Hypoxemia can occur during gastroscopy under intravenous anesthesia. The aim of this randomized controlled trial was to evaluate whether oxygenation using a nasal mask can reduce the incidence of hypoxemia during gastroscopy under intravenous anesthesia compared with a traditional nasal cannula.
A total of 574 patients scheduled for gastroscopy under intravenous anesthesia were enrolled and randomly assigned to receive either a nasal mask or a traditional nasal cannula for oxygenation. The primary outcome was the incidence of hypoxemia. The secondary outcomes included the incidence of severe hypoxemia, duration of hypoxemia, minimum oxygen saturation, the proportion of emergency airway management, length of procedure, recovery time, and the satisfaction of the anesthetist and gastroenterologists as well as other adverse events (including cough, hiccups, nausea and vomiting, reflux, aspiration, and laryngospasm).
A total of 565 patients were included in the analysis: 282 patients in the nasal cannula group and 283 patients in the nasal mask group. The incidence of hypoxemia was lower in the nasal mask group (18.0%) than in the nasal cannula group (27.7%; relative risk [RR] = 0.65; 95% confidence interval [CI], 0.48–0.89; P = .006), and the hypoxemia lasted a median of 18.0 seconds (interquartile range, 10.0–38.8) in the nasal mask group and 32.5 seconds (20.0–53.5) in the nasal cannula group (median difference –14.50; 95% CI, −22.82 to −1.34; P = .047). The proportion of patients requiring emergency airway management was significantly lower in the nasal mask group (8.8%) than in the nasal cannula group (19.1%; RR, 0.46; 95% CI, 0.30–0.73; P < .001). No difference was found in the overall incidence of other adverse events between the 2 groups (nasal mask 20.8%; nasal cannula 17.0%; RR, 1.23; 95% CI, 0.87–1.73; P = .25). Satisfaction was higher with the nasal mask than with the nasal cannula from the perspective of anesthetists (96.1% for nasal mask versus 84.4% for nasal cannula; RR, 1.14; 95% CI, 1.08–1.20; P < .001) and gastroenterologists (95.4% for mask versus 81.9% for cannula; RR, 1.17; 95% CI, 1.10–1.24; P < .001). There were no significant differences in the incidence of severe hypoxemia, minimum oxygen saturation, length of procedure, or recovery time between the 2 groups.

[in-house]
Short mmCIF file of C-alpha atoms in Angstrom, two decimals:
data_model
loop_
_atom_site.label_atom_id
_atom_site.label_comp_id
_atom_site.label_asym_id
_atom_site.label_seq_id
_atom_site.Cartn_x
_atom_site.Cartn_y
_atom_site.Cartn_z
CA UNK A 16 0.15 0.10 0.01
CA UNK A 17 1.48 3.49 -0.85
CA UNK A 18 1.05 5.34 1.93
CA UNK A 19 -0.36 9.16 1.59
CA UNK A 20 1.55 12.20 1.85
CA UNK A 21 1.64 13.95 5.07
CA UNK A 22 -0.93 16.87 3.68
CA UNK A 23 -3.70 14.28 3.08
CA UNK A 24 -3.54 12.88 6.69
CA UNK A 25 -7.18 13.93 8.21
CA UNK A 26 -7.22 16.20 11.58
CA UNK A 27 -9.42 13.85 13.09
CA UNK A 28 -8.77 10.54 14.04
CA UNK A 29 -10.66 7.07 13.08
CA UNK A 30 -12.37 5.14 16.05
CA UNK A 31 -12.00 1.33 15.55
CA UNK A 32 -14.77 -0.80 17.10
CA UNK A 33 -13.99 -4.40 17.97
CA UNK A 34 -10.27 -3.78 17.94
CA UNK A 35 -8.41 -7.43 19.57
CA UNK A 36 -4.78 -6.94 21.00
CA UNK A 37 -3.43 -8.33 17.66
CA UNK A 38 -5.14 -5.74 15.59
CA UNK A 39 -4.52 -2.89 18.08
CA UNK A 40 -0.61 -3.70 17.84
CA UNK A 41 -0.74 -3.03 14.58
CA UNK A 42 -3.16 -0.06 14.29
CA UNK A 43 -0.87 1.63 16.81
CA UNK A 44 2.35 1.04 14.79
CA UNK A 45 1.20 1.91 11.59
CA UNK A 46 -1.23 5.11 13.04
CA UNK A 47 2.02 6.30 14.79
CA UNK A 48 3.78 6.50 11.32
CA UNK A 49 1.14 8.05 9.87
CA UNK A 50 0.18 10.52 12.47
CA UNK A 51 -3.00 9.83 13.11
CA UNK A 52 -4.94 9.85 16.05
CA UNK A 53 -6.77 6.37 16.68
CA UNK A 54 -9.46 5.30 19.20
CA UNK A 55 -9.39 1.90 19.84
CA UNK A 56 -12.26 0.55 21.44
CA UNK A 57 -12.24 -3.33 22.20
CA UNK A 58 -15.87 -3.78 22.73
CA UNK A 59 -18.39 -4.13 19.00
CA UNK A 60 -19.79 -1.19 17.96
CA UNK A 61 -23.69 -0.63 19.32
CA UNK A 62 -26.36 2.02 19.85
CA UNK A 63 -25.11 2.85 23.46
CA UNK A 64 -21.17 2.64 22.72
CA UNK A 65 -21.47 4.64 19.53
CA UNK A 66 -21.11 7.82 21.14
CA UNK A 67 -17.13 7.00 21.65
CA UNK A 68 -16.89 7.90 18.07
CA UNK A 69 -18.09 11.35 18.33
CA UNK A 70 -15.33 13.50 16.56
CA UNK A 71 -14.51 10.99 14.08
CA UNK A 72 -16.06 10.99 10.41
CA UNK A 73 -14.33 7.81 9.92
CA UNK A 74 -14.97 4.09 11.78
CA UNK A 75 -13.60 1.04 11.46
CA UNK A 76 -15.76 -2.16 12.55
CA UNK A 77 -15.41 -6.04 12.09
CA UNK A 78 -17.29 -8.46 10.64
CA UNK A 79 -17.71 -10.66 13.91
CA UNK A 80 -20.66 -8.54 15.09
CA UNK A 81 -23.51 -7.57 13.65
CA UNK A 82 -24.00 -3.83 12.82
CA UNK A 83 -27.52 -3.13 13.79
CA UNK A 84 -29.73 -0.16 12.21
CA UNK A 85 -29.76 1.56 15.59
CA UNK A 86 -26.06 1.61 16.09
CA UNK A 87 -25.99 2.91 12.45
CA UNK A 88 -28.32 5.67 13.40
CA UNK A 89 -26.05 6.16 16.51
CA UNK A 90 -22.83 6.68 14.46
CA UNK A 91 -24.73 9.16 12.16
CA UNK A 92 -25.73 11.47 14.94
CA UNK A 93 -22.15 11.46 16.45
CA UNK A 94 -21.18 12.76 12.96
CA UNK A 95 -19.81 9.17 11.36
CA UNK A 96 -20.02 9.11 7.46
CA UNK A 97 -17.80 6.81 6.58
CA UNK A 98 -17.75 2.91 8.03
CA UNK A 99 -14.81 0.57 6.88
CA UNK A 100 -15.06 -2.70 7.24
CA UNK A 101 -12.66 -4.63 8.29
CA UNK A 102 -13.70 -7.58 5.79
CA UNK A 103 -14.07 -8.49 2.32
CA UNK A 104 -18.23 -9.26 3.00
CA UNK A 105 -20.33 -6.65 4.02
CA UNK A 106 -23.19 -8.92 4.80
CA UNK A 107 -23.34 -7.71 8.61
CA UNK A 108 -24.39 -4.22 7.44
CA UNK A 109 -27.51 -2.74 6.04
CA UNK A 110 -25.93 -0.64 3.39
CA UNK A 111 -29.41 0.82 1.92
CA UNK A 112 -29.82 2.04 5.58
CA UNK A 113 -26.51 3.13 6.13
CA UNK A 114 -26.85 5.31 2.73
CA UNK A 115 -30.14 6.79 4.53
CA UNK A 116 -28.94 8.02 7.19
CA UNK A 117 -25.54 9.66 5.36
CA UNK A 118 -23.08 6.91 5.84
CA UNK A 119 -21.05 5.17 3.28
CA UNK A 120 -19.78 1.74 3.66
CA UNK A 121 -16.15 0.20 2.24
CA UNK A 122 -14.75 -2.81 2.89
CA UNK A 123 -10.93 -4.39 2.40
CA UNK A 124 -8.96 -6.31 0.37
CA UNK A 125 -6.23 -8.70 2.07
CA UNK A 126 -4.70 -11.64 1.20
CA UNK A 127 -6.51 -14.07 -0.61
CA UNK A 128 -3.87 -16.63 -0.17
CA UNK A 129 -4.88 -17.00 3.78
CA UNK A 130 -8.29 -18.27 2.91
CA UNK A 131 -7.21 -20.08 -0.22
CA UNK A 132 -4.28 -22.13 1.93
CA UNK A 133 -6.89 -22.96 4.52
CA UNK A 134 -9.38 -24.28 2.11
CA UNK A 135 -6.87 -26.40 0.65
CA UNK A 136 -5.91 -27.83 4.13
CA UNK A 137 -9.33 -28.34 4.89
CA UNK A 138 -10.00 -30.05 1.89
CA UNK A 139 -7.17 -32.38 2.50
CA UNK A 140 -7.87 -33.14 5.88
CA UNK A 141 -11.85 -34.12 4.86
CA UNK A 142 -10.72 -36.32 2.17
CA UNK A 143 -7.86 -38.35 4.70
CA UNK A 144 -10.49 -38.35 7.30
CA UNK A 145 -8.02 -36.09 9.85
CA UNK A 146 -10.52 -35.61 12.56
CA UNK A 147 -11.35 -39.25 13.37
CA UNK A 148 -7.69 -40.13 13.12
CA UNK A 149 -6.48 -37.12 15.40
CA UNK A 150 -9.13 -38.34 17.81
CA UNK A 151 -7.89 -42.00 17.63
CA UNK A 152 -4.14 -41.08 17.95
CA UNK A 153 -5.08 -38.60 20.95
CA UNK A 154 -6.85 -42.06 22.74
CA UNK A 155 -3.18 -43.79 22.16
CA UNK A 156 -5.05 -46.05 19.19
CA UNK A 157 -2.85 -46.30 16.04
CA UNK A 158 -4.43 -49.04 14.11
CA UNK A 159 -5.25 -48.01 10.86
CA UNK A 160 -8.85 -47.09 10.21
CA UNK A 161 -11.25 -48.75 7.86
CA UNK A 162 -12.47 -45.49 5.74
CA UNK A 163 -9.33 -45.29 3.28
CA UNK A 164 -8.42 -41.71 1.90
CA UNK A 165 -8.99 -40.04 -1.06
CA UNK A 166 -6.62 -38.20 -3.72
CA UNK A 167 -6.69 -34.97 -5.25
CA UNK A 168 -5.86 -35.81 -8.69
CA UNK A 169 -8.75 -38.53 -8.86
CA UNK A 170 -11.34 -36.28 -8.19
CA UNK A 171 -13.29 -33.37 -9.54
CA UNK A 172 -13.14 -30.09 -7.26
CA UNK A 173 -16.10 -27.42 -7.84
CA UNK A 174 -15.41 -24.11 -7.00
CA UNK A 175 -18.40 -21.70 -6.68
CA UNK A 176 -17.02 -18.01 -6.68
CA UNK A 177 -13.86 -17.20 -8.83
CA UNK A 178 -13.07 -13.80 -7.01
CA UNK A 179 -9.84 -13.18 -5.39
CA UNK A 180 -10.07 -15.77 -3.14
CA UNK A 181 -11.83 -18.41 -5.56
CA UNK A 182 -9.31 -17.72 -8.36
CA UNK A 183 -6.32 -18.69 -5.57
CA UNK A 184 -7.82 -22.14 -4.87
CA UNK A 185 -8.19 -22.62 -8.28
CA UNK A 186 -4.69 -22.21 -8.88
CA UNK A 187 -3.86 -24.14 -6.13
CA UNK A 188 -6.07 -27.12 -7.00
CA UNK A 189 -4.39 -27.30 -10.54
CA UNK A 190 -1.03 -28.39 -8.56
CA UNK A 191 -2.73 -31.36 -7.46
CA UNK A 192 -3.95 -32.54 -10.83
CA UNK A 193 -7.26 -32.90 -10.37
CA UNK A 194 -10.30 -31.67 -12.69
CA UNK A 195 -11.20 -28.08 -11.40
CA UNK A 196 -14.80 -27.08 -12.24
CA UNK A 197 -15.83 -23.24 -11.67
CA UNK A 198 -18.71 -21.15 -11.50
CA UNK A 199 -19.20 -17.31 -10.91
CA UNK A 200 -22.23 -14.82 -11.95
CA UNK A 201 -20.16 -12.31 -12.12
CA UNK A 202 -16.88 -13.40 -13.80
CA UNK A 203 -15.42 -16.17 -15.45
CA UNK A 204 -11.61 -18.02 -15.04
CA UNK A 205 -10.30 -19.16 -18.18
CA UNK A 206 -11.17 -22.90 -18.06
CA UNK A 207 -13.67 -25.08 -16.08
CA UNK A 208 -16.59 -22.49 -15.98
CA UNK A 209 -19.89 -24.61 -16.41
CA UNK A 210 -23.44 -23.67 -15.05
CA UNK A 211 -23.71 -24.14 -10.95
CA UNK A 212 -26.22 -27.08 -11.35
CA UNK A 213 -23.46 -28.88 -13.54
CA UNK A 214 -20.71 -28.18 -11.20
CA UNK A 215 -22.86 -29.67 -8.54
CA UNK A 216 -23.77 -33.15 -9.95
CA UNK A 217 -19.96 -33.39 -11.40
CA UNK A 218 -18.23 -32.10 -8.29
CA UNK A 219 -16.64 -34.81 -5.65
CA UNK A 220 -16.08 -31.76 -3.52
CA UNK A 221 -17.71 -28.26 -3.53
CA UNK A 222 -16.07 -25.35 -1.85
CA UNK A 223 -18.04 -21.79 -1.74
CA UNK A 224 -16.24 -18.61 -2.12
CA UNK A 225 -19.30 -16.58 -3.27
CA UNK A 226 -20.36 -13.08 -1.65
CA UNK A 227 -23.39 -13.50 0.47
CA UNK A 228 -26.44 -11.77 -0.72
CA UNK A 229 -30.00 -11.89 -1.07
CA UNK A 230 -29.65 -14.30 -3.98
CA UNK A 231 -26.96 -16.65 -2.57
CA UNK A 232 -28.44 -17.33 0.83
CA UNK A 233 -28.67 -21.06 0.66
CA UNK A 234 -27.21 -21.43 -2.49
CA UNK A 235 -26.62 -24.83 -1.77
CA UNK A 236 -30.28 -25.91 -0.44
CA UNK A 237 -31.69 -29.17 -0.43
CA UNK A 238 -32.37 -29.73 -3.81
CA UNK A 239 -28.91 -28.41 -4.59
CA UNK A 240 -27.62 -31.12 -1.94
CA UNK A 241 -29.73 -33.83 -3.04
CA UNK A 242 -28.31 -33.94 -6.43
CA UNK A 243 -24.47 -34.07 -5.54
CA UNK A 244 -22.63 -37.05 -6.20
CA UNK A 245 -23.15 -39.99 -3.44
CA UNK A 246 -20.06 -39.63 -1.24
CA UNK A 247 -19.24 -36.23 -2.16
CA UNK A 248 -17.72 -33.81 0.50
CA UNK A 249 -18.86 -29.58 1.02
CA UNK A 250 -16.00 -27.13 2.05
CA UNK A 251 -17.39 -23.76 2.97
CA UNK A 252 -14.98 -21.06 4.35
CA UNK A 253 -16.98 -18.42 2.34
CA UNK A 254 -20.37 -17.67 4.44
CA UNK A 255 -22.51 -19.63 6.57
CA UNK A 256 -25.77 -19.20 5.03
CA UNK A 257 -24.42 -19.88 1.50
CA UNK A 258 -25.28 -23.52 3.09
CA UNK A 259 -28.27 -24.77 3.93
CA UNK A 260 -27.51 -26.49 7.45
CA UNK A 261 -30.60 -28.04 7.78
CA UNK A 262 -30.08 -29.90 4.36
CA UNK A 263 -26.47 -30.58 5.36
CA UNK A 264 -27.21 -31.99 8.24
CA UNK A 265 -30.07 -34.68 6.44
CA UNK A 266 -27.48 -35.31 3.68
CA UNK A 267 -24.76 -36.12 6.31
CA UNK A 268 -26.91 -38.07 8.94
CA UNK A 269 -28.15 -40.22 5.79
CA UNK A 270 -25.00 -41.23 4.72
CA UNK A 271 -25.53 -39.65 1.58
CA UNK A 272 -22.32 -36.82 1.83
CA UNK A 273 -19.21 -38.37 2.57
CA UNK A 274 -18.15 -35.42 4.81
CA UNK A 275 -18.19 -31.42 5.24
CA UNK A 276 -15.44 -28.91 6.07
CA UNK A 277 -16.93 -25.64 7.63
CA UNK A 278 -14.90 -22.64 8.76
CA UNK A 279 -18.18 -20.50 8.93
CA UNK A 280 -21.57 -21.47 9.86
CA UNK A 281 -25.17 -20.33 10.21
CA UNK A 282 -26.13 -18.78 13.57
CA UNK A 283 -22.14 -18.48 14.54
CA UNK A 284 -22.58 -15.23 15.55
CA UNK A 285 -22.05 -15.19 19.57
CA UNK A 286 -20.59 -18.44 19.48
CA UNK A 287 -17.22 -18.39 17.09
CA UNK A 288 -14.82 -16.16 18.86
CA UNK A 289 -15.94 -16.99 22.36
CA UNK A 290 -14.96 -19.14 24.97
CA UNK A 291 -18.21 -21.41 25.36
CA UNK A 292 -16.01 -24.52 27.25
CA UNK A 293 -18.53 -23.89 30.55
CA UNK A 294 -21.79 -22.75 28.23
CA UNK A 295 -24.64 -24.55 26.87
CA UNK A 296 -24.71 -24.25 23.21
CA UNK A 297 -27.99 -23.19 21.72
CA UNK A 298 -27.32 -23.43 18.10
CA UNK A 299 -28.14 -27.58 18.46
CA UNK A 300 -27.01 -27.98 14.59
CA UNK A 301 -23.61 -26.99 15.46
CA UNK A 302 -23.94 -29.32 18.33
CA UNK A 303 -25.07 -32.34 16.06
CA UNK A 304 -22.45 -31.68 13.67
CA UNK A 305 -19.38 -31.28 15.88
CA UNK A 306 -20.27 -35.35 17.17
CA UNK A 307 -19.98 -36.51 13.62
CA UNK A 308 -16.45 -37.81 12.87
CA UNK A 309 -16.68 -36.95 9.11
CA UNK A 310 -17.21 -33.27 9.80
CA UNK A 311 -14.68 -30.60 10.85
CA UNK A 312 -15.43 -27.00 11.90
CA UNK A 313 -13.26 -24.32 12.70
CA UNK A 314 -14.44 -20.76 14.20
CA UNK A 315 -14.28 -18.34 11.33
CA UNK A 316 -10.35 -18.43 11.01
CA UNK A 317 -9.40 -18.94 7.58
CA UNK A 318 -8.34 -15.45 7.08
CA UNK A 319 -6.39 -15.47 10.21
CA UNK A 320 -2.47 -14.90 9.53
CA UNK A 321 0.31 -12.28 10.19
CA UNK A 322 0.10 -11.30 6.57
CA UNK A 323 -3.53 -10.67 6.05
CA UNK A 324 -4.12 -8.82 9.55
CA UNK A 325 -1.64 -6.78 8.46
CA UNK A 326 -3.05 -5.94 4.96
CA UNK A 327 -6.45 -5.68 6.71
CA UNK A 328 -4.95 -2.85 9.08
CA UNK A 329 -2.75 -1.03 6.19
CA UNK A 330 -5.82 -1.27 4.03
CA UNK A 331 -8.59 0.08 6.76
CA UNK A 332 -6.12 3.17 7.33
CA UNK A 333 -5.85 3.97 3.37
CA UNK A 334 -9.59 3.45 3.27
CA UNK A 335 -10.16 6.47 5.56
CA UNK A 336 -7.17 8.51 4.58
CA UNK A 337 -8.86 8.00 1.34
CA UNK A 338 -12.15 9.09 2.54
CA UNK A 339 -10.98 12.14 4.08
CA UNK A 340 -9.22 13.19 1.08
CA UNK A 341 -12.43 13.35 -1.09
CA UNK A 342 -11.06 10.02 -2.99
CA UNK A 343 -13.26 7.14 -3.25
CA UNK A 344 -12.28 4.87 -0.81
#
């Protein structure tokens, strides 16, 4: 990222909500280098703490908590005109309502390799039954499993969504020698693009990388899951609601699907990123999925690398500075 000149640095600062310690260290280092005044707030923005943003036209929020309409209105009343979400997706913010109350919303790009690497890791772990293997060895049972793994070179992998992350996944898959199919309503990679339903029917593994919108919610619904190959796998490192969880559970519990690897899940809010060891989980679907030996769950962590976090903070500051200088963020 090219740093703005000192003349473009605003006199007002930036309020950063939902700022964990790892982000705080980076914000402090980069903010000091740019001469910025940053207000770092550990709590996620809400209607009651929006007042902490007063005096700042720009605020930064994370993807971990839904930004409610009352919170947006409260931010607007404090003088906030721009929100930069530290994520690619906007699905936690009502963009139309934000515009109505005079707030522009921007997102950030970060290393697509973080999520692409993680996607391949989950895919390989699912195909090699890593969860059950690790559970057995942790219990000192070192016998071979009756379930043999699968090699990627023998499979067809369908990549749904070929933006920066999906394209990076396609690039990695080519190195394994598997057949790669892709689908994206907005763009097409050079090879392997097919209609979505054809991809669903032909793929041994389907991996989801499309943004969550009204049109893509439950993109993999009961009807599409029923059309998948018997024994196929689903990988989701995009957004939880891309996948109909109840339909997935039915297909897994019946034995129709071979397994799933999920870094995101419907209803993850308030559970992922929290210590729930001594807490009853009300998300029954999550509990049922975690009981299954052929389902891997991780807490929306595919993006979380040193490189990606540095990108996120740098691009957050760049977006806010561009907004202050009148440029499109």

Nasal mask oxygenation reduced the incidence of hypoxemia during anesthesia for gastroscopy under intravenous anesthesia.
- Question: Does nasal mask oxygenation reduce the risk of hypoxemia during anesthesia for gastroscopy?
- Findings: In a randomized controlled trial that included 565 adult patients undergoing intravenous anesthesia for gastroscopy, we found that nasal mask oxygenation was associated with a significantly lower incidence of hypoxemia compared with traditional nasal cannula oxygenation (18.0% vs 27.7%).
- Meaning: Nasal mask oxygenation can be used in patients undergoing intravenous anesthesia for gastroscopy for whom it can significantly reduce the incidence of hypoxemia.